Near as I can figure, I am the most fortunate bloke to ever tumble into humanity’s great stream. Consider: I live on the edge of the largest, contiguous, bear-blessed, wolverine-wandered, crane-graced, salmon-saturated stretch of wild land left on the planet. I could, with enough grit and a big enough back pack, step from my door and ramble and wallow through some 30 million acres without encountering so much as a cigarette butt, much less a human butt. I could (and sometimes do) board a little air taxi and trust that prop to buzz, nonstop, through mountain passes to the capital city where I can get my tooth ache fixed. A wooly teeming landscape and Novocain – I got it all going on, the best of the Pleistocene alongside the best of modern living.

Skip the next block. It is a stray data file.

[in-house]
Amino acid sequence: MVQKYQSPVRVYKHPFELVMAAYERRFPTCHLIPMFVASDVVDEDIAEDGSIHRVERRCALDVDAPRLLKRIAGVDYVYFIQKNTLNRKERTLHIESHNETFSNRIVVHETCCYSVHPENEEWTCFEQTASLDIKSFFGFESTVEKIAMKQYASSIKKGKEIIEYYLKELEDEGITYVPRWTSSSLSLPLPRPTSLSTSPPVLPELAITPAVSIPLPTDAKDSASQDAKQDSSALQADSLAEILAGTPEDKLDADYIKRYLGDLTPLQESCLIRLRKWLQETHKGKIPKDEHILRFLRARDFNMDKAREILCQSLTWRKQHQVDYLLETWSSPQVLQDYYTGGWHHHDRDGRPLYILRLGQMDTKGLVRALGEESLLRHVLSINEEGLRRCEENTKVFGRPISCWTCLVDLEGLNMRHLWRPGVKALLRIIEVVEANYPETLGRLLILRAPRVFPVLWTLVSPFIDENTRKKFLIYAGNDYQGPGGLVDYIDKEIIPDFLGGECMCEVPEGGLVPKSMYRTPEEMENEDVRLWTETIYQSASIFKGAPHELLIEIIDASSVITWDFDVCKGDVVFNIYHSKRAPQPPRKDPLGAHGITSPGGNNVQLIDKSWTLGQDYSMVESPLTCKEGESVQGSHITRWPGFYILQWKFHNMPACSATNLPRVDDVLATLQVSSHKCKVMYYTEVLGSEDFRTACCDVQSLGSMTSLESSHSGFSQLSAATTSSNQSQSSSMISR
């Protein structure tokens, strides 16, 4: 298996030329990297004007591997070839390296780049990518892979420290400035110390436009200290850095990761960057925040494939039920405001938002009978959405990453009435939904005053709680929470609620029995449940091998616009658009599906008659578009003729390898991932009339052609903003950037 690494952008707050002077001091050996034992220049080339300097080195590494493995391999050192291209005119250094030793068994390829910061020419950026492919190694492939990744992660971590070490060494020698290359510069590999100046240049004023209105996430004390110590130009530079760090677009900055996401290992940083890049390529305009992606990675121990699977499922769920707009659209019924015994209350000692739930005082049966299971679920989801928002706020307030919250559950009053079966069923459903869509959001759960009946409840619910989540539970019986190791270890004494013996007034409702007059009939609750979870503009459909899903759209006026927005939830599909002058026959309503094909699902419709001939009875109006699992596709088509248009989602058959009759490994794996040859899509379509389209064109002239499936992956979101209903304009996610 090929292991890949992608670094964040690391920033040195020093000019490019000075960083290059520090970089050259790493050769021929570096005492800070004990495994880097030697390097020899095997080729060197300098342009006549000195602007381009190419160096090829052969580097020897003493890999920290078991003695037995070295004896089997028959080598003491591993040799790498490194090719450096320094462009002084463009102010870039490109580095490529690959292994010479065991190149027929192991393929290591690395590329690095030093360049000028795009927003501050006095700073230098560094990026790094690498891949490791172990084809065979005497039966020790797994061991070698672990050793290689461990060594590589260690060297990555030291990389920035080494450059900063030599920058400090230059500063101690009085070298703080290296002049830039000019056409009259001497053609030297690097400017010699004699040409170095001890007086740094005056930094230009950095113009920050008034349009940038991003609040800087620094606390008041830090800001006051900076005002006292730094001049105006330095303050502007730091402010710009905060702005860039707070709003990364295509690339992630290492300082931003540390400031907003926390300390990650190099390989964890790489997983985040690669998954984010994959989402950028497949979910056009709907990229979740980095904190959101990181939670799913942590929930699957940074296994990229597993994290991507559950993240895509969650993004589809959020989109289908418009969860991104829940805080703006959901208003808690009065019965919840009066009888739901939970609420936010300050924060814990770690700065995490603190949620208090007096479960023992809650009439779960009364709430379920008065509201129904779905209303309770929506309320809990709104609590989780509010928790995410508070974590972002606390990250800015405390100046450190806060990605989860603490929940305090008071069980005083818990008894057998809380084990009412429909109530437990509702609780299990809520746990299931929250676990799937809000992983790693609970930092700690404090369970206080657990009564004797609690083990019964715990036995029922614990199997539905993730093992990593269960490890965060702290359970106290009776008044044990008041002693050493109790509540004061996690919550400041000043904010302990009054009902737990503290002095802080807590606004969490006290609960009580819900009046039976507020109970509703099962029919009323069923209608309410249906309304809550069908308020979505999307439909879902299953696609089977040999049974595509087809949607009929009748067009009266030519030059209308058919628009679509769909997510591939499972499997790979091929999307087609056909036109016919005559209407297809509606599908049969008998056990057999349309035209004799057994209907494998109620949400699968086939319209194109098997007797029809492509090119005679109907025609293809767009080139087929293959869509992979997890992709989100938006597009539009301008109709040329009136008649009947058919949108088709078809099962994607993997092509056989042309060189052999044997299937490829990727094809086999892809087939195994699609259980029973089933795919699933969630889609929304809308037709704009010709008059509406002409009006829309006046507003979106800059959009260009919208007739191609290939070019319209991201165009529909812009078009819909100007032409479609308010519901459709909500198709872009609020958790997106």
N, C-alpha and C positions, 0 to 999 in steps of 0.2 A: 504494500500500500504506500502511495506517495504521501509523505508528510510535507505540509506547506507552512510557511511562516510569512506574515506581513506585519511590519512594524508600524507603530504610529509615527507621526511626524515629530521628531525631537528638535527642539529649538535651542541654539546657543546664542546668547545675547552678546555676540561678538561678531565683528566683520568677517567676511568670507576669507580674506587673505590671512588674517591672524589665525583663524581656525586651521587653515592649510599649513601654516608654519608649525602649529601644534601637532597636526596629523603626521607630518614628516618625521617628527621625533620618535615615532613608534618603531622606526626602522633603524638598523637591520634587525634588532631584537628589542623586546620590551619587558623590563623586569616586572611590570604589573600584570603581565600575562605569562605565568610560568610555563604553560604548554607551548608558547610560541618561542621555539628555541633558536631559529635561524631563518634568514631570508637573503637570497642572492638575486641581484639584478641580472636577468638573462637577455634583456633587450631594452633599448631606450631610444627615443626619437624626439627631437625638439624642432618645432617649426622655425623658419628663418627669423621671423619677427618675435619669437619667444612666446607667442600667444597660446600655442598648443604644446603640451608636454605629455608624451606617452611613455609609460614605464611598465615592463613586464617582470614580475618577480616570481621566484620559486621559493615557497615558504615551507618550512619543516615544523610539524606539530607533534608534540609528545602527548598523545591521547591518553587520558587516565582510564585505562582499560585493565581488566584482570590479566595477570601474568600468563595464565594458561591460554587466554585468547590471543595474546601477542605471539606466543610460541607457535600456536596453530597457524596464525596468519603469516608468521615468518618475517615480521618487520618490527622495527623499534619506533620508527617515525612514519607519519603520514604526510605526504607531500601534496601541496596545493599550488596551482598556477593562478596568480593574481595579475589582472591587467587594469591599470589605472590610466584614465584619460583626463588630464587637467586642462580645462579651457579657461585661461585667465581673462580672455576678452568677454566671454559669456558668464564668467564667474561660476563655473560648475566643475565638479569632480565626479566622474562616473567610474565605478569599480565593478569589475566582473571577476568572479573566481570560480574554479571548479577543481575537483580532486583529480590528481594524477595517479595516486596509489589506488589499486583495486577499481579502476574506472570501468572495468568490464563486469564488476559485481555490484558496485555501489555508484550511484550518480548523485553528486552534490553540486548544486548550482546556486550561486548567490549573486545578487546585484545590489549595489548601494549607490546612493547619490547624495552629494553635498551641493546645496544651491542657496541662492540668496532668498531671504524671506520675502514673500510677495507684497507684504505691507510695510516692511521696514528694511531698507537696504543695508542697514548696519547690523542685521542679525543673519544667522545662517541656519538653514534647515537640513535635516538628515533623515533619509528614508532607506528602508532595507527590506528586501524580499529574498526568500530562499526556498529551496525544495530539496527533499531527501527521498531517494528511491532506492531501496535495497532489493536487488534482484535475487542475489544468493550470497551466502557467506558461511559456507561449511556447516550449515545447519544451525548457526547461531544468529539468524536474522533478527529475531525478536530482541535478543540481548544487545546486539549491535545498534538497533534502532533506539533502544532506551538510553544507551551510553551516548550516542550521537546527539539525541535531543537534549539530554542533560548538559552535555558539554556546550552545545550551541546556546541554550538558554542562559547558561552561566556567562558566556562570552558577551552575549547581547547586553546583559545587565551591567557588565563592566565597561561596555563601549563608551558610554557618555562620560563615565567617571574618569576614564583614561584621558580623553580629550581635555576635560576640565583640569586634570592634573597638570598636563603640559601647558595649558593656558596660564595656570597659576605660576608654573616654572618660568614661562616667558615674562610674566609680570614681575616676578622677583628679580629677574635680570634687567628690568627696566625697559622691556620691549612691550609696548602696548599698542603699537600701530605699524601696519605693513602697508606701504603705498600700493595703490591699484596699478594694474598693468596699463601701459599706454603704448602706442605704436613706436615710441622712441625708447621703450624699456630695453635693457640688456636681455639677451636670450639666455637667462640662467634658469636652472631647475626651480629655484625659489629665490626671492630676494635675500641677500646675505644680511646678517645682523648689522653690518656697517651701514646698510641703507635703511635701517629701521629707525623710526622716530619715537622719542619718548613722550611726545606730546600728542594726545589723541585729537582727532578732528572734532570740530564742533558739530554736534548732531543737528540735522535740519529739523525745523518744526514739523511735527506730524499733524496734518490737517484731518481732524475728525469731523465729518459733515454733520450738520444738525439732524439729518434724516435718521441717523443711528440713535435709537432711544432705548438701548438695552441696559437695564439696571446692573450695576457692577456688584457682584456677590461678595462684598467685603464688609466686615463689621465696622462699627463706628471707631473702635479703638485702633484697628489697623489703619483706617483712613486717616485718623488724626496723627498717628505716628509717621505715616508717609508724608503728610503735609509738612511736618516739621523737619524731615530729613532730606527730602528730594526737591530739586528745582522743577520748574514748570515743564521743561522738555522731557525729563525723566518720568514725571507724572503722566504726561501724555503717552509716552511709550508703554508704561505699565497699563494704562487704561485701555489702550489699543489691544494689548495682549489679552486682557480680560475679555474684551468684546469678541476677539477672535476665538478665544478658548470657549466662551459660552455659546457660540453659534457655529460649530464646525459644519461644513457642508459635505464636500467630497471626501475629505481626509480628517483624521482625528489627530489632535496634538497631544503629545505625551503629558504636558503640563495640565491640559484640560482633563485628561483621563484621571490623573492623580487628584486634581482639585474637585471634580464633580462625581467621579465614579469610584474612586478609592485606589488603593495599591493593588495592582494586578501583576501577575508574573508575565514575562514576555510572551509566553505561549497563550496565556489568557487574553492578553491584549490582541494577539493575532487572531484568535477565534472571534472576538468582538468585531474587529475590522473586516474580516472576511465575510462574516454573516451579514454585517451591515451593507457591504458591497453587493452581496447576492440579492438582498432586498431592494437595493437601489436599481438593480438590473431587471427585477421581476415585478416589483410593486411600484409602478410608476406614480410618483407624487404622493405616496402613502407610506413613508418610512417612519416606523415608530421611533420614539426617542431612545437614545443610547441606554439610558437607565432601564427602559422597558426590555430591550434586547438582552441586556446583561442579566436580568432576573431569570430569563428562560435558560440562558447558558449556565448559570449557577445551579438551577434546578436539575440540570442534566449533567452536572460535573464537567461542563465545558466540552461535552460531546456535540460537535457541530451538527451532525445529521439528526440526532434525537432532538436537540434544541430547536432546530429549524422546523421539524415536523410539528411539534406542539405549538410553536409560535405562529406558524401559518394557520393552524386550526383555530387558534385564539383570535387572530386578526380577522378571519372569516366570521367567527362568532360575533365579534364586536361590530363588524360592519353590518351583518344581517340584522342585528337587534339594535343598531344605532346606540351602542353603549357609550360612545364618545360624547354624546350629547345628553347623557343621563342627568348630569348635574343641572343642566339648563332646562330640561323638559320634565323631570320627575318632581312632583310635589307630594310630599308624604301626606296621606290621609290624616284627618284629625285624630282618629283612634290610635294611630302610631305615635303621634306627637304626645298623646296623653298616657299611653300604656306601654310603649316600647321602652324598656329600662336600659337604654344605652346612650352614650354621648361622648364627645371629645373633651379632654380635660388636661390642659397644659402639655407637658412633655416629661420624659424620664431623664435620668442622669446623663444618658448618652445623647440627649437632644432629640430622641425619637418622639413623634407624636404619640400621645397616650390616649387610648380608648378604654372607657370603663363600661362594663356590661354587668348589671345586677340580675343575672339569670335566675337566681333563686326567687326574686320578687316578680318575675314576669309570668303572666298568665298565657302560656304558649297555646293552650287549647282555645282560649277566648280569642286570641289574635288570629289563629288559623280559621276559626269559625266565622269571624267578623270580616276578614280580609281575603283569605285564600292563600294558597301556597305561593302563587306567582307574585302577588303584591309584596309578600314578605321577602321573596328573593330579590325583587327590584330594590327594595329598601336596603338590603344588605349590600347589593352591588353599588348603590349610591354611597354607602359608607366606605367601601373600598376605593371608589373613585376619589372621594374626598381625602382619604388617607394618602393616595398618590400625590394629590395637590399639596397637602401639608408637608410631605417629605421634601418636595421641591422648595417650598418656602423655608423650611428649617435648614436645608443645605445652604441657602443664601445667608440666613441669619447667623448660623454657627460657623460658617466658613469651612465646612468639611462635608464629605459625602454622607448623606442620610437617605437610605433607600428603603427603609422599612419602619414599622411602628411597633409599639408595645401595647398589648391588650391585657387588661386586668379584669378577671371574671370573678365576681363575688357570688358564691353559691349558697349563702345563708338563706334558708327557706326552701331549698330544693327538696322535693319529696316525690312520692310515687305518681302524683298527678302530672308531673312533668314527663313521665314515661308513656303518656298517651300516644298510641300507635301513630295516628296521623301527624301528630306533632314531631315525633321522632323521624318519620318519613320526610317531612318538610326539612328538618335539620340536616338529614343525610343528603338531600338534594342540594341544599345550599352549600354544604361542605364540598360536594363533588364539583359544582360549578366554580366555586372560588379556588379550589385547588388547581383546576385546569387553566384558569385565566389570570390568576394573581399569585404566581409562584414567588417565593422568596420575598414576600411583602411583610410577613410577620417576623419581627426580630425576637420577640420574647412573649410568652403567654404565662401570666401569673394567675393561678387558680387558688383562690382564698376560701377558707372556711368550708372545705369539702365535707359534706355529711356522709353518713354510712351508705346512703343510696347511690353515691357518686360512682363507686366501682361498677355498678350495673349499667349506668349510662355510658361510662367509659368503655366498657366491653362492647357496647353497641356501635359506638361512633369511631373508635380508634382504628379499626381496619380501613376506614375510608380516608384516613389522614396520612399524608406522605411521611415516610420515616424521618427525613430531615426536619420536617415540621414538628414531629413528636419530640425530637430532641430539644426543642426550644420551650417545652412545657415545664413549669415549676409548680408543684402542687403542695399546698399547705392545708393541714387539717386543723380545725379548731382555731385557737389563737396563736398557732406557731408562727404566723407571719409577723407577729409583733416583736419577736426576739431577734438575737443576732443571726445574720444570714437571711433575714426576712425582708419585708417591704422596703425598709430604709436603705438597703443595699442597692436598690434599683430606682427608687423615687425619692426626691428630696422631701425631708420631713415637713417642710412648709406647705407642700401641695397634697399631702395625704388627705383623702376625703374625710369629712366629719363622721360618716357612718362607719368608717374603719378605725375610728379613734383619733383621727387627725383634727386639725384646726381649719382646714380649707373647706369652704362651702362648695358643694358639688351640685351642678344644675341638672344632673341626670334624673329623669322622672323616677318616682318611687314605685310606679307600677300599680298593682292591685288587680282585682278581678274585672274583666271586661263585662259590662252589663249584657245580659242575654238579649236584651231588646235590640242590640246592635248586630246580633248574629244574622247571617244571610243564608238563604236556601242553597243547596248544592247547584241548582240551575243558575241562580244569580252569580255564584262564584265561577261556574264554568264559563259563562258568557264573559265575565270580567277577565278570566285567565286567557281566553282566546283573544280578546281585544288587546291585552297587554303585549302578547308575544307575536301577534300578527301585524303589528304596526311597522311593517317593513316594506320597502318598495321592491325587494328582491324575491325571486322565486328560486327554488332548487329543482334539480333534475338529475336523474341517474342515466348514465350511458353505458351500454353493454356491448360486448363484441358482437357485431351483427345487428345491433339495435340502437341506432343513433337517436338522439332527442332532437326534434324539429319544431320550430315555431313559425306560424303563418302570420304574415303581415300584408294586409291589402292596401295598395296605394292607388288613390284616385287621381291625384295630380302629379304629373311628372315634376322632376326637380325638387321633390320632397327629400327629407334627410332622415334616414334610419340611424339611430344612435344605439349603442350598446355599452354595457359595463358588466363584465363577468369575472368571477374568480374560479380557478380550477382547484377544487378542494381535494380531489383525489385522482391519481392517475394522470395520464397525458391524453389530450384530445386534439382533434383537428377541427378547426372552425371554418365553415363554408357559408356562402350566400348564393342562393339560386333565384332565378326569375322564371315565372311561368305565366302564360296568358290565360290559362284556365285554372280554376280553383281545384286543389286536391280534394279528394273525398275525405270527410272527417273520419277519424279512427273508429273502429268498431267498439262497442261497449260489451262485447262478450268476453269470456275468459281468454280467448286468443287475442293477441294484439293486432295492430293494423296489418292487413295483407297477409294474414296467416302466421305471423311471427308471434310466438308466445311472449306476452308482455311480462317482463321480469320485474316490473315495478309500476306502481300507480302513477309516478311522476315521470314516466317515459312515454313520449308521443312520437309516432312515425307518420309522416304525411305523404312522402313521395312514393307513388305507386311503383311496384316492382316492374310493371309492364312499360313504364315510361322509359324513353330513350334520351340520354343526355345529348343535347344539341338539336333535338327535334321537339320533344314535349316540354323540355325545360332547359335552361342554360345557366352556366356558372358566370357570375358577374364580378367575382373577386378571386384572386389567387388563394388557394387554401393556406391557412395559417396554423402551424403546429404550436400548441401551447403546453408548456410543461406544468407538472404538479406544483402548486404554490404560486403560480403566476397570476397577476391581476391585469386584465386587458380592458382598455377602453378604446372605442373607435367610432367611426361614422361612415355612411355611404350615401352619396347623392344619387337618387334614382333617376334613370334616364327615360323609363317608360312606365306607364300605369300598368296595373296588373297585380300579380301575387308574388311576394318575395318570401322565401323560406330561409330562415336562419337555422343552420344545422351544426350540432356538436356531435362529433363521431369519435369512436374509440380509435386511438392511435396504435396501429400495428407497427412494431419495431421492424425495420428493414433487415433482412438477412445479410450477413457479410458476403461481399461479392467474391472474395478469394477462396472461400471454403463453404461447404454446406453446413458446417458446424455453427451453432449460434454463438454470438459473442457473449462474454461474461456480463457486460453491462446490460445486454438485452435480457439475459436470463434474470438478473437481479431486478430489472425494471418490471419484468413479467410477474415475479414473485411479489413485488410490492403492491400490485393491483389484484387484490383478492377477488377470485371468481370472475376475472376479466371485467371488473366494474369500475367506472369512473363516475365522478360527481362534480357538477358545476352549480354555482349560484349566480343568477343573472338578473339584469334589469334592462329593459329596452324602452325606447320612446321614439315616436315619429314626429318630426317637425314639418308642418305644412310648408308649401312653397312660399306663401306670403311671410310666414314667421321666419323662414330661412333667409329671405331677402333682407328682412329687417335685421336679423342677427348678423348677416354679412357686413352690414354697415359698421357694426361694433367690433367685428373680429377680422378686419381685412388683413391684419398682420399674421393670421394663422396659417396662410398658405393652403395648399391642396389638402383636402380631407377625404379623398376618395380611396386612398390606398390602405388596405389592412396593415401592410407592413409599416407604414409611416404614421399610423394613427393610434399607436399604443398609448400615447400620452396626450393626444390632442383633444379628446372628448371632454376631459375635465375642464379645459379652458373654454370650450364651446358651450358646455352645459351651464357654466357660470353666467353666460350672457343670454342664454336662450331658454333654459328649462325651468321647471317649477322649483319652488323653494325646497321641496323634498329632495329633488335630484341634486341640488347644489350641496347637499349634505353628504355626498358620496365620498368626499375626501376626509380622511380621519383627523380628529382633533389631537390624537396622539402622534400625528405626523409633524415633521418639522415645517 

Over the years, watching the Industrial Revolution revolutionize yet another patch of wildness, I’ve worked hard to keep my despair in check. I am happy to report the effort is paying off. Not that I don’t get bummed by our seemingly endless ability to keep making the same mistakes, but I have learned to balance the bummedness with increasingly long bouts of celebration, and wonder, and (when I am most lucky) pure joy. Faith of Cranes is the book I wrote about this work and this joy.